Is your rental property really insured if it's contaminated with P?

Garth Bray
Source: Fair Go

Landlords be warned - you could be exposed to a huge loss on your rental property, even if you've taken out insurance.

Fair Go has been investigating insurance claims for meth damage.

The good news is that most of the big insurers now offer standard terms that explicitly cover 'chemical contamination' or something similar. It's usually capped at $30,000 and may come with an excess, but is still some comfort.

The bad news is that it may not yet be in effect -  especially if you are insured by Tower.

"We just wanted to give people a place to live. We're left out in the cold," said Nigel Roy, first-time landlord.

Fair Go is highlighting the case of three friends who went in together to buy a rental, suffered meth contamination and have so far been declined cover for the tens of thousands of dollars this has cost them.

"It's been heart breaking to have to go through that process," said Katherine Pierce.

The house is in an upmarket part of Christchurch close to a good school. 

A solo mum took the lease on Christmas Eve last year. The owners say they were keen and caring, but careful too.

"I think we did everything as landlords and more. We inspected this house every month, regular contact," said co-owner Diana Conner.

"It's not like we left it for three months and came back and went 'oh my goodness'."

Insurers recommend three-monthly inspections, but even being much more diligent, the trio never noticed any trace of drug use going on under their roof.

"There were no holes kicked in the wall or doors off or anything," said Nigel Roy, who was happy four children had a roof over their heads for Christmas.

The tenant left after four months, when armed police raided the house at Easter and charged a 34-year-old woman with possessing cannabis.

The owners had the property checked and sure enough it now had a positive meth reading that required a costly clean-up under new rules established this year.

Tower told them this wasn't covered -  their policy was for sudden events and this was case of gradual damage - like mildew, mould or a leaky pipe.

"Whether it was a one-off party, I guess we're never going to know that," Nigel Roy said.

Tower had hired a private investigator. He couldn’t track down the tenant, but he did interview the three co-owners, separately and at length.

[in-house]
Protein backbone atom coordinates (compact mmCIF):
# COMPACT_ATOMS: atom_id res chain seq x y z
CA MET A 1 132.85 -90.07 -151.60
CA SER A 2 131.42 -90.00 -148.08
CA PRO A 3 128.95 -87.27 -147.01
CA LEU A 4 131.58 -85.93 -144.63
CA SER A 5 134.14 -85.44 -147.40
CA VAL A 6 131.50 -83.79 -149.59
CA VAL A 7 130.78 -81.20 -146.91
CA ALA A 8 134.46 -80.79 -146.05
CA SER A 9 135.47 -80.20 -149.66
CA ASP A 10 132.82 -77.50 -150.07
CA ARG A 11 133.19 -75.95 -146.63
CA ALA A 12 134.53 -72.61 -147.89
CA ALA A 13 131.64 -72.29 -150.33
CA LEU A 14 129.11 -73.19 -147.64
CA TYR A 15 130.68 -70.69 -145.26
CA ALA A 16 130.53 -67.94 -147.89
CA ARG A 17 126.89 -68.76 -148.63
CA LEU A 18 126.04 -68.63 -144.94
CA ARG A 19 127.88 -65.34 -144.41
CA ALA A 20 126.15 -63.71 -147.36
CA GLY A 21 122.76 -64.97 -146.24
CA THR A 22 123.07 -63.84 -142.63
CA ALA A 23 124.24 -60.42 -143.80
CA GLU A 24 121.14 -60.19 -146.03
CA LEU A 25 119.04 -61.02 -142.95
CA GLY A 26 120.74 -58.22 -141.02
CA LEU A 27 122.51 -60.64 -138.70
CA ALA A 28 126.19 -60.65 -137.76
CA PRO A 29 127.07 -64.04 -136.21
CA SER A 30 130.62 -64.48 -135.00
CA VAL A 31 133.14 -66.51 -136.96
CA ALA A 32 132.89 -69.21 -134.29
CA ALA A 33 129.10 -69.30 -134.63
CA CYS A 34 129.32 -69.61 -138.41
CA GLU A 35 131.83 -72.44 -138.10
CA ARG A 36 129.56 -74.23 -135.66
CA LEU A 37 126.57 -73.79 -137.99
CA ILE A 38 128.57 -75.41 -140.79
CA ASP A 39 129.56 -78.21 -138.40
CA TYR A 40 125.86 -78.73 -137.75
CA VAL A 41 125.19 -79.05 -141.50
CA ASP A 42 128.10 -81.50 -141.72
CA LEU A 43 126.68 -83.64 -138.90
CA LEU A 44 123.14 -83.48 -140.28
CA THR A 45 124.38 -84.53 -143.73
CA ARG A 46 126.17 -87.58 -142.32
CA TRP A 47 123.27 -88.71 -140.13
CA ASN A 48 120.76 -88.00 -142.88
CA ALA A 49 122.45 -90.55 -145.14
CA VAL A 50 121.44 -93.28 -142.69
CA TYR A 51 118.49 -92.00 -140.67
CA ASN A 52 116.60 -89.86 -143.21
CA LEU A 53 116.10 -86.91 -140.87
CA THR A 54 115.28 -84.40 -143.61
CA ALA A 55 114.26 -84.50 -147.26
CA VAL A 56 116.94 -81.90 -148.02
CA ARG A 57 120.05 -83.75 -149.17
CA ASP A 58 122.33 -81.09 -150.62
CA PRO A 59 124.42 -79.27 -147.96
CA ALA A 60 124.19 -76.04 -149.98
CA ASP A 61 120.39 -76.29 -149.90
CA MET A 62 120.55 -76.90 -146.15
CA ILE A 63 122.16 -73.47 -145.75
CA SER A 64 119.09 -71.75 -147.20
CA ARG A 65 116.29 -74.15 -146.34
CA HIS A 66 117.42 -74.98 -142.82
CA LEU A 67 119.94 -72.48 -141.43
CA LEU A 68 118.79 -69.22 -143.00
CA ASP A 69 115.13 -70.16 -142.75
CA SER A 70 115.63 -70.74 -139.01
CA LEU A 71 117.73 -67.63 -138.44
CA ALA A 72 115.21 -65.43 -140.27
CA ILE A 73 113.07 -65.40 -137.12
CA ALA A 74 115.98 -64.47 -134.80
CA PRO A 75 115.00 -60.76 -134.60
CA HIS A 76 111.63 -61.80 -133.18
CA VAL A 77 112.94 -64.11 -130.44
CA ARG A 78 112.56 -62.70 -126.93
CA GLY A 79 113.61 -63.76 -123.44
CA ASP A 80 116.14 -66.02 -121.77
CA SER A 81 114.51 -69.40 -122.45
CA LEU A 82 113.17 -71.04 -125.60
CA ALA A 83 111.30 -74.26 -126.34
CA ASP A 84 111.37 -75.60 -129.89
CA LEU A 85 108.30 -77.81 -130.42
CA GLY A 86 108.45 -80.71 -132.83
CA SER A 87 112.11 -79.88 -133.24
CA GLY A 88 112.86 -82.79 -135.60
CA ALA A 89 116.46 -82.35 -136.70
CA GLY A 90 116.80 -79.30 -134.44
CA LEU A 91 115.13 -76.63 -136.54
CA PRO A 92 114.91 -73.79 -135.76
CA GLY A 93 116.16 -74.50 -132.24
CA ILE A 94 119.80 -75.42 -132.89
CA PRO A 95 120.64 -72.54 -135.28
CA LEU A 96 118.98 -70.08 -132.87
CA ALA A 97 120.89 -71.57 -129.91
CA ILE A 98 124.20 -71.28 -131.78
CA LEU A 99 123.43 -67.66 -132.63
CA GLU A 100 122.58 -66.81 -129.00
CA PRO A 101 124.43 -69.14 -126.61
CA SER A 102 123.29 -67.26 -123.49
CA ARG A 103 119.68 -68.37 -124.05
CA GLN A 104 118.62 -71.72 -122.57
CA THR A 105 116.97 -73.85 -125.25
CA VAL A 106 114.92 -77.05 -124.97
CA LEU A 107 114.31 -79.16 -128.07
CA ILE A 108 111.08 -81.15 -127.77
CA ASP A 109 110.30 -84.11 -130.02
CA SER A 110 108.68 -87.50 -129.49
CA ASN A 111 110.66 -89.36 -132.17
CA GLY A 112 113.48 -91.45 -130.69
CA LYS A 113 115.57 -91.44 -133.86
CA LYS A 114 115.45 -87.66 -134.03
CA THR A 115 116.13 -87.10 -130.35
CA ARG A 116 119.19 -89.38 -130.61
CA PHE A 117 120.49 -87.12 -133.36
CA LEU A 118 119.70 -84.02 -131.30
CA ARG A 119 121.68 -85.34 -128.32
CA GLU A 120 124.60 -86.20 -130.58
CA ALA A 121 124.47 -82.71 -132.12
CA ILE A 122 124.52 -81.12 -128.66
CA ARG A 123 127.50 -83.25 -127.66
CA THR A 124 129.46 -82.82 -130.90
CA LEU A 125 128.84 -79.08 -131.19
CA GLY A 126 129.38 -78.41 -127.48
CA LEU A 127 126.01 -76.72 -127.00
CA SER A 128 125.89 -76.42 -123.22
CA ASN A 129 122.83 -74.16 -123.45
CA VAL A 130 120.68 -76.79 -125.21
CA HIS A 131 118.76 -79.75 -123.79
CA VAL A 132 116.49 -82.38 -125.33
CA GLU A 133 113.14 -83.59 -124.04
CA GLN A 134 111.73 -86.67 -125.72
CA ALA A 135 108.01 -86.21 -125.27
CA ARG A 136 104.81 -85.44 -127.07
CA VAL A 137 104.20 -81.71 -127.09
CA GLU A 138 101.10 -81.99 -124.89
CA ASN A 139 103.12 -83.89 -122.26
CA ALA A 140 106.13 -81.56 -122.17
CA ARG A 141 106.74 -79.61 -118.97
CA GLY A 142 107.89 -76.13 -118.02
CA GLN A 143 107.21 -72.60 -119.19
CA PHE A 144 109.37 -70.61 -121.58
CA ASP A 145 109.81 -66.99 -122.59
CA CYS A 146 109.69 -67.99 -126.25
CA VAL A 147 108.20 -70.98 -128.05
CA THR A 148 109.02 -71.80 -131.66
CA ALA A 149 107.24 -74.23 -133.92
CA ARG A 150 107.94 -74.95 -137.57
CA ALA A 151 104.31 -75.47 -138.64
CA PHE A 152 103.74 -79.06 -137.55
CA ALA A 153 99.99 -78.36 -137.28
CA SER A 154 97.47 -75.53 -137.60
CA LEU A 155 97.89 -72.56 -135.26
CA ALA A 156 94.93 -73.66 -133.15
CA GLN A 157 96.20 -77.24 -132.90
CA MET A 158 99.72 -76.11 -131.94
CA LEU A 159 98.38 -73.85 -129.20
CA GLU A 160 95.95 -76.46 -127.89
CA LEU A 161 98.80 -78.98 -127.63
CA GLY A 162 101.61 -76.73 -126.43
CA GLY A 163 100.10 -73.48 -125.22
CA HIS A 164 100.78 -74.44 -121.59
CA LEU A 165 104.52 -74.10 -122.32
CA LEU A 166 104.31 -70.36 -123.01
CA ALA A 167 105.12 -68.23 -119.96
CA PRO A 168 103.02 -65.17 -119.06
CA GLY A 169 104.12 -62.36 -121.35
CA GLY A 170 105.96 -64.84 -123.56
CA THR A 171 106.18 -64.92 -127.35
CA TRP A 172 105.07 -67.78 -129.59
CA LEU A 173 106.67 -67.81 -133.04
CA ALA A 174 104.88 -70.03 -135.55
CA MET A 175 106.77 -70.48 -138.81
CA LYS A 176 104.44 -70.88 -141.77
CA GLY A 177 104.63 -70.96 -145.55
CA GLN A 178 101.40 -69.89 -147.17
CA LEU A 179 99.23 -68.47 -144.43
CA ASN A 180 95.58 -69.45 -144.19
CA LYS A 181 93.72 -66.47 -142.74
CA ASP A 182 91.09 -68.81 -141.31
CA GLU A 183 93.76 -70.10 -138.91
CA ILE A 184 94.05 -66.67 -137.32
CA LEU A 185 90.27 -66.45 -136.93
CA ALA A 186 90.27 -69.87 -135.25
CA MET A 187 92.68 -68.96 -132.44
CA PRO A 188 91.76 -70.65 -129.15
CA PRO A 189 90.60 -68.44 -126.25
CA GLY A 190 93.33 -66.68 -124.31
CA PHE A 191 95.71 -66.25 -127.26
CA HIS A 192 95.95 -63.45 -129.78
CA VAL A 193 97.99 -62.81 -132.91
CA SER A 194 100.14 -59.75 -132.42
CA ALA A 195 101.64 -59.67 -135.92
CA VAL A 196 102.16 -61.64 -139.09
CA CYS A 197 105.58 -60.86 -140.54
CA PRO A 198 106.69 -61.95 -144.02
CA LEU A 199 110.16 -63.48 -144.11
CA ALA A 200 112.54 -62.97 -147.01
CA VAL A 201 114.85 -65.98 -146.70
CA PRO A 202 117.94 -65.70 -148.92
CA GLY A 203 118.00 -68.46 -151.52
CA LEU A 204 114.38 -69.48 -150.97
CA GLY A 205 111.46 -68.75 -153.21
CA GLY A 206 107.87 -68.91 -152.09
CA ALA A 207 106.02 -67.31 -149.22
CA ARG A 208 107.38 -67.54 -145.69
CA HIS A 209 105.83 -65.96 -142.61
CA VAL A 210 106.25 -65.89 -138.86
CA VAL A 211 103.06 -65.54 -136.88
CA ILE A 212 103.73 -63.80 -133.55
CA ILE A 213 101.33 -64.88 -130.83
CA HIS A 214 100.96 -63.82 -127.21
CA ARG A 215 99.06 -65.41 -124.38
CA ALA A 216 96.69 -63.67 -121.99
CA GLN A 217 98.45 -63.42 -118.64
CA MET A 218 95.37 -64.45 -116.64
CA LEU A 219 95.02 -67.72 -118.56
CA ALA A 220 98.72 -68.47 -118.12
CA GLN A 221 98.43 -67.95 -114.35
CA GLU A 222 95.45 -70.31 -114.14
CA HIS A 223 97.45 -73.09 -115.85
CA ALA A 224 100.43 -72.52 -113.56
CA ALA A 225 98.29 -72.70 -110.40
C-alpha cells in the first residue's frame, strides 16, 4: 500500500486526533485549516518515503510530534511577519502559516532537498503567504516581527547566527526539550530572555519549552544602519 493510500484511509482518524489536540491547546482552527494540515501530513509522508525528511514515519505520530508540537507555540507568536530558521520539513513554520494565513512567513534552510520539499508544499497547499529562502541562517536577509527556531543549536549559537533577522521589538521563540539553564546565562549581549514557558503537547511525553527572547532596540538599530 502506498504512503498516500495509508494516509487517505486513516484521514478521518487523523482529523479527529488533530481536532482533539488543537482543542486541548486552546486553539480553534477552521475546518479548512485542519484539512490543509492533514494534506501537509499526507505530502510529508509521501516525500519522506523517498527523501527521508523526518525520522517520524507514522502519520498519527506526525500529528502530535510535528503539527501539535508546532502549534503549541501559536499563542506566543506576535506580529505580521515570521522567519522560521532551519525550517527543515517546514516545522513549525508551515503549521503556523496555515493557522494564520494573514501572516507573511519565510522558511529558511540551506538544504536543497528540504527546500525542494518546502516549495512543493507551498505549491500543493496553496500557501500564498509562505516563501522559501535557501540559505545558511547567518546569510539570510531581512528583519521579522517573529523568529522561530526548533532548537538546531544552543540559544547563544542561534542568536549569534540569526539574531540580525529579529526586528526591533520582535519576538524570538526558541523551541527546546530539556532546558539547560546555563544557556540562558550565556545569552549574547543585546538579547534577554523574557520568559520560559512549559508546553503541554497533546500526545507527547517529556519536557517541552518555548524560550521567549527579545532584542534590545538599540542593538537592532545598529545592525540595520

He learned they'd checked one of the woman's references and it was good -  but Tower said: "The tenants who caused this contamination were evicted from their prior rental due to unpaid rent. Subsequent testing of that property showed that the tenants had contaminated it with meth. We understand that the prior landlord was not contacted for a rental reference. This important point should be made in your story."

Yes, it is important to check for yourself. That includes statements by insurance companies.  Fair Go followed up and found a very different story.

The former landlord said he couldn't recall anyone ringing for a reference check just before Christmas but it had been a tough time. 

The meth damage at his place wasn't discovered until months later, this year, well after any check would have happened - so he would have known nothing at the time.

He also told Fair Go the tenant was family, so in any case he would have given her a glowing reference to help his grandchildren into a home.

Tower also claimed that the property meth readings were consistent with habitual smoking and cited a 2008 academic paper to back that up.

The landlords say they're in an impossible position of having to prove it all happened suddenly.

"We've just been hung out to dry through a little bit, that's what we feel," says Nigel Roy.

Nigel found one more cruel twist to their tale.

The same day he was advising Tower of the meth test, Tower was writing to him to say it would be making next year's premium cheaper and granting them that meth damage cover we mentioned at the start of this story.

Just not for another four weeks.

Therefore, no help in this claim.

Nigel Roy wants to know when Tower decided to start offering that meth clause and how many others might be still on an old policy wording and exposed to a $30,000 loss like theirs.

Tower wouldn't say, but told Fair Go: "This case is a timely reminder that landlords need to conduct thorough background checks on their tenants, or engage the services of a reputable property manager."

A spokesperson pointed out Tower's decision to decline the claim had been upheld by mediation through the Insurance Ombudsman scheme.

"The customer paid for a one year insurance contract and this is the policy that the customer claimed against."

Fair Go urges anyone with concerns to contact their insurer and discuss a review of their policy. It may even worth shopping around and considering your options.

Tower announced an $8 million annual loss on November 14, following claims from weather damage and the Kaikoura earthquake.

Tower chief executive Richard Harding reassured the markets with the news: "We've had to work hard to keep claims costs flat."

Harding told analysts and investors at the results briefing the "positive" result on keeping the cost of insurance pay outs low was thanks in part to a "disciplined approach" and to "capping meth benefits", to avoiding paying out more than necessary.

Tower is seeking $70.8 million from investors to improve its IT systems after a merger with rival Vero/Suncorp failed to clear the Commerce Commission this year.